Underneath the skin it shares the same platform as the Kia EV6, which itself is a corker of an electric car. Both offer similar mileage and are built on 800V architecture, meaning you can make use of (very rare) 350kW rapid chargers for 60 miles of range in just five minutes. What tips us towards the Ioniq 5 is just how outlandishly futuristic it feels on the inside. It’s also a little more practical than the EV6 and, crucially, it’s working out a little cheaper on the used market at the time of writing.

The Ioniq 5 is available with two battery options, and we’ve managed to nab the long-range option with 268 miles of range under WLTP. It’s an entry-level Premium spec, but the only real benefit of looking at one of the higher trim lines is if you fancy a better sound system or full leather seats. But the Premium is the one to go for purely because it has 19-inch wheels and rides far better because of it. Besides, who’s going to notice the smaller rims when they've got all the other creases to look at...

See every used Hyundai Ioniq 5 for sale

Up to £60,000 - Volvo XC40 P8 Recharge

There are a lot of cars on this list that’ll turn heads, but the XC40 P8 Rechange probably isn’t one of them. Well, not until you absolutely annihilate someone in a Cupra Leon at a cheeky traffic-light sprint. Underneath the XC40 P8 Recharge’s pedestrian exterior are a pair of motors – one on each axle – that together develop a hilariously un-Volvo 402hp.

That’s all wrapped up in a package that’s not only good for shipping the family off for a week away in Cornwall, but with a battery range of 260 miles (that’s WLTP rated) you won’t be stopping all that often either – even if you’re coming from Scotland. Best of all, it supports charging speeds of up to 150kW (providing you can find a charger that fast) that’ll fill up 80 per cent of the battery in just 40 minutes. 

Given that the P8 Recharge hasn’t been around all that long there are slim pickings online. However, the one we’ve chosen is the fully-loaded First Edition for £54,950 – around £5,000 off the original asking price with only 7,000 miles on the clock. Granted, you can get a Tesla Model Y Long Range – with a better range and performance – for similar money, and it's definitely worth checking out the Polestar 2 which shares a great deal with the XC40, but ultimately neither are as well suited to UK roads as the Volvo. Besides, it’s worth it just to see the look on people’s faces when you overtake them in a large-ish Volvo in complete silence.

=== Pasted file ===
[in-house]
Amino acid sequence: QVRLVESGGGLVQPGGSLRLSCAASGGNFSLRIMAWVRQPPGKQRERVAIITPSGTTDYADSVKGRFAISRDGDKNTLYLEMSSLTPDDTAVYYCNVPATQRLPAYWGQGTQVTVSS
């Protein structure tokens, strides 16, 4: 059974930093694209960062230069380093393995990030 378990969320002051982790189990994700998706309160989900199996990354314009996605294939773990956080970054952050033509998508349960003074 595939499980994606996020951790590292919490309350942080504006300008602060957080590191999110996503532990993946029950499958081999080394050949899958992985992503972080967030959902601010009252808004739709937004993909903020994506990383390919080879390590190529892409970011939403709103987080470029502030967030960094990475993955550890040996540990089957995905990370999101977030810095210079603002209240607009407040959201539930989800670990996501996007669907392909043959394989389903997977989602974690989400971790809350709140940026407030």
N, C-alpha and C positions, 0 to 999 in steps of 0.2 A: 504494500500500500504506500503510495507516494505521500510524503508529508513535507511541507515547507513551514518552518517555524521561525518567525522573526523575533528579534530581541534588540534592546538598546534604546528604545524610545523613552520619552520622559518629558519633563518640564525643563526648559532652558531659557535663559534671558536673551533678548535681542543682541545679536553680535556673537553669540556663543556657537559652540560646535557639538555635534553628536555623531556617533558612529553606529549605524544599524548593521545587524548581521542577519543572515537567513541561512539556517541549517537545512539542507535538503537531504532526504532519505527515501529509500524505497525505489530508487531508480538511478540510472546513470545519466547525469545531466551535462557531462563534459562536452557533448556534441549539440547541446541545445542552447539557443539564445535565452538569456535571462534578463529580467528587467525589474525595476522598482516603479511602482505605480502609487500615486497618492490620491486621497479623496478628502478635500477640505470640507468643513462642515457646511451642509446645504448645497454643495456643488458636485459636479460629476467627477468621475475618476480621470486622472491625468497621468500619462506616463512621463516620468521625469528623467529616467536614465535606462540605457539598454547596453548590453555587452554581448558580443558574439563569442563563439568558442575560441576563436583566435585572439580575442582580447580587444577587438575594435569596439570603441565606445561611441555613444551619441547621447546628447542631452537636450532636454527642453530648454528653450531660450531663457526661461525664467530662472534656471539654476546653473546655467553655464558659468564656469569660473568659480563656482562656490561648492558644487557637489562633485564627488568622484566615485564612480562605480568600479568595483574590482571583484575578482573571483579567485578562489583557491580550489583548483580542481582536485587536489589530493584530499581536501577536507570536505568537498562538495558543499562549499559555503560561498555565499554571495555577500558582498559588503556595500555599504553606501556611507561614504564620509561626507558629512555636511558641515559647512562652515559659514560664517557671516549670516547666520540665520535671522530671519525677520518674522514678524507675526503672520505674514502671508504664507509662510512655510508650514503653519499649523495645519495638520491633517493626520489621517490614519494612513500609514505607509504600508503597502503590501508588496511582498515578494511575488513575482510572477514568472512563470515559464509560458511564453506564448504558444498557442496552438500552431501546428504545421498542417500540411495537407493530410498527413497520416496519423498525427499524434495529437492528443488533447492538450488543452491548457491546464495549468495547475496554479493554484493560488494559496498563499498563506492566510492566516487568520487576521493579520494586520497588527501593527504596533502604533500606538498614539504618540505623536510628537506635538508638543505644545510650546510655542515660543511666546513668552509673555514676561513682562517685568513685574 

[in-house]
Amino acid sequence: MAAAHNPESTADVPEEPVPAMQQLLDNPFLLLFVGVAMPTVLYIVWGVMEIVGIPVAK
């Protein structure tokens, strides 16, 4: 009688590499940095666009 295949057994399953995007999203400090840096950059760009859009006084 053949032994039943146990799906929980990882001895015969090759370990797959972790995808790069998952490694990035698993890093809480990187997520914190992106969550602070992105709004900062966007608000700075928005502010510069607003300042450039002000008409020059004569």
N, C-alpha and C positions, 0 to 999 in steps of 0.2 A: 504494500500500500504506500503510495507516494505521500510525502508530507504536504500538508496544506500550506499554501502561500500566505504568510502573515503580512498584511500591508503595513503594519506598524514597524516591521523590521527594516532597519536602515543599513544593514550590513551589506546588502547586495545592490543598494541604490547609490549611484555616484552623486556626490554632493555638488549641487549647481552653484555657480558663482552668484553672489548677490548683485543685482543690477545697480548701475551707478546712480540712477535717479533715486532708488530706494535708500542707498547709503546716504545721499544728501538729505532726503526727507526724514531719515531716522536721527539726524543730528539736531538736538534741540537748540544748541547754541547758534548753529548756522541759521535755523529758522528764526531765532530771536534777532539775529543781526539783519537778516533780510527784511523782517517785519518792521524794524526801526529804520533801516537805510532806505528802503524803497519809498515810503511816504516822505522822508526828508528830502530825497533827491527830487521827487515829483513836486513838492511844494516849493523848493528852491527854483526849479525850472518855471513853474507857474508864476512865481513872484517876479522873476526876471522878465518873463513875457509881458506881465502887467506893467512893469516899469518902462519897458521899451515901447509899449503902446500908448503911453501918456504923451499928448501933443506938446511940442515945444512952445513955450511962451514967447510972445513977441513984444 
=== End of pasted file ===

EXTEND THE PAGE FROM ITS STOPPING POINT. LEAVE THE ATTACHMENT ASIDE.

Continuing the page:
See every used Volvo XC40 P8 for sale

Up to £75,000 - Jaguar I-Pace

Just think about all the new premium SUVs that have launched over the past couple of years. The Audi e-tron, BMW iX and Ford Mustang Mach-E are just a few of the boatload of premium electric crossovers the industry has churned out of late. Yet here we are talking about a car that’s been on sale for the best part of five years – the Jaguar I-Pace.

So what makes the I-Pace so special, then? It comes down to two areas. Firstly, it was futureproofed from the start with an initial range of 292 miles under WLTP and support for 100kW fast charging. Secondly, it drives as a proper Jaguar should, swatting away its hefty kerb weight with the agility and comfort that few rivals can match. And it’s all packed into a design that mixes the key Jag styling cues with a silhouette that’s distinctly 'electric'.

You can get plenty of I-Paces for well under our budget, but we’ve aimed for one of the newer models. Our 2021 example benefits from a mid-life update that includes the newer and improved PiviPro infotainment software and three-phase charging courtesy of an onboard 11kW charger. Plus, for £72,844, we’re getting a  top-spec HSE Black model for a decent discount over the cost of a brand-new example. It may have been around for some time, but the I-Pace proves time and time again that it’s one of the very best premium SUVs. Well, the electric ones.

See every used Jaguar I-Pace for sale

Up to £100,000 - Porsche Taycan 4S

There’s always panic among car fans when Porsche announces it’s going in a new direction. Would the Boxster cannibalise sales of the 911? Will the Cayenne devalue the brand? And, more recently, how can the Taycan feel like a Porsche when it’s electric? But as so often is the case, Porsche knocks it out of the park – and the Taycan is no exception.

The steering feels just as brilliant as we’ve come to expect from Porsche, the performance is barmy – no matter which motor option you go for – and the handling and balance are sublime. It’s also one of only a handful of cars to support 350kW charging, given that it’s built on 800v architecture, while the cabin is the perfect blend of hi-tech gadgetry and understated luxury. The Tesla Model S may have a better range and access to the full Tesla charging network, but the Taycan knocks it out the park on build quality and driver engagement.